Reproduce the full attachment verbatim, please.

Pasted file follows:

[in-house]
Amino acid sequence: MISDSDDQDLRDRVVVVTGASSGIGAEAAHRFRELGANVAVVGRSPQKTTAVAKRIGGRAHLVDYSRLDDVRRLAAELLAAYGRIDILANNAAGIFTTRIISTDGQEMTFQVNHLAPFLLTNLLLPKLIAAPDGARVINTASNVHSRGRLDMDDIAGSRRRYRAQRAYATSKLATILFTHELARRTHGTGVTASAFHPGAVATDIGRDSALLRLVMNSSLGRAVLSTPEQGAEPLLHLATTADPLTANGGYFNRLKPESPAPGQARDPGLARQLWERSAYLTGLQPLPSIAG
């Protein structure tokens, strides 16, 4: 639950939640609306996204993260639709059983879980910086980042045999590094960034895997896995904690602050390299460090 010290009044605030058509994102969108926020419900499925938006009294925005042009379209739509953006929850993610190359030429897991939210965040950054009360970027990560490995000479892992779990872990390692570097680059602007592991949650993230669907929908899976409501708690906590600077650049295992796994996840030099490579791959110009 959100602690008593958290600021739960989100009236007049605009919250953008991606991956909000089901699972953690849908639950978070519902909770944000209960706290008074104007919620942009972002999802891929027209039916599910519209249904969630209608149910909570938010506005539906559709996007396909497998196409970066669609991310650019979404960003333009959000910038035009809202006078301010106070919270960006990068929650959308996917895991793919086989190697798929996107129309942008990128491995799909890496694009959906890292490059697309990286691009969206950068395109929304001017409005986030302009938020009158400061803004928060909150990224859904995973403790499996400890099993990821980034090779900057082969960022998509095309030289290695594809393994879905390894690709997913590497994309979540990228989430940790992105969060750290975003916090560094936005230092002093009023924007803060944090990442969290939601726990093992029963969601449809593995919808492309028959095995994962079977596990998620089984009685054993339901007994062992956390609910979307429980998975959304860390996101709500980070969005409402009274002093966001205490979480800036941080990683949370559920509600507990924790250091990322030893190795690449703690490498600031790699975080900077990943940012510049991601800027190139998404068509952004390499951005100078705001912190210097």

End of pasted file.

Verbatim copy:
[in-house]
Amino acid sequence: MISDSDDQDLRDRVVVVTGASSGIGAEAAHRFRELGANVAVVGRSPQKTTAVAKRIGGRAHLVDYSRLDDVRRLAAELLAAYGRIDILANNAAGIFTTRIISTDGQEMTFQVNHLAPFLLTNLLLPKLIAAPDGARVINTASNVHSRGRLDMDDIAGSRRRYRAQRAYATSKLATILFTHELARRTHGTGVTASAFHPGAVATDIGRDSALLRLVMNSSLGRAVLSTPEQGAEPLLHLATTADPLTANGGYFNRLKPESPAPGQARDPGLARQLWERSAYLTGLQPLPSIAG
């Protein structure tokens, strides 16, 4: 639950939640609306996204993260639709059983879980910086980042045999590094960034895997896995904690602050390299460090 010290009044605030058509994102969108926020419900499925938006009294925005042009379209739509953006929850993610190359030429897991939210965040950054009360970027990560490995000479892992779990872990390692570097680059602007592991949650993230669907929908899976409501708690906590600077650049295992796994996840030099490579791959110009 959100602690008593958290600021739960989100009236007049605009919250953008991606991956909000089901699972953690849908639950978070519902909770944000209960706290008074104007919620942009972002999802891929027209039916599910519209249904969630209608149910909570938010506005539906559709996007396909497998196409970066669609991310650019979404960003333009959000910038035009809202006078301010106070919270960006990068929650959308996917895991793919086989190697798929996107129309942008990128491995799909890496694009959906890292490059697309990286691009969206950068395109929304001017409005986030302009938020009158400061803004928060909150990224859904995973403790499996400890099993990821980034090779900057082969960022998509095309030289290695594809393994879905390894690709997913590497994309979540990228989430940790992105969060750290975003916090560094936005230092002093009023924007803060944090990442969290939601726990093992029963969601449809593995919808492309028959095995994962079977596990998620089984009685054993339901007994062992956390609910979307429980998975959304860390996101709500980070969005409402009274002093966001205490979480800036941080990683949370559920509600507990924790250091990322030893190795690449703690490498600031790699975080900077990943940012510049991601800027190139998404068509952004390499951005100078705001912190210097």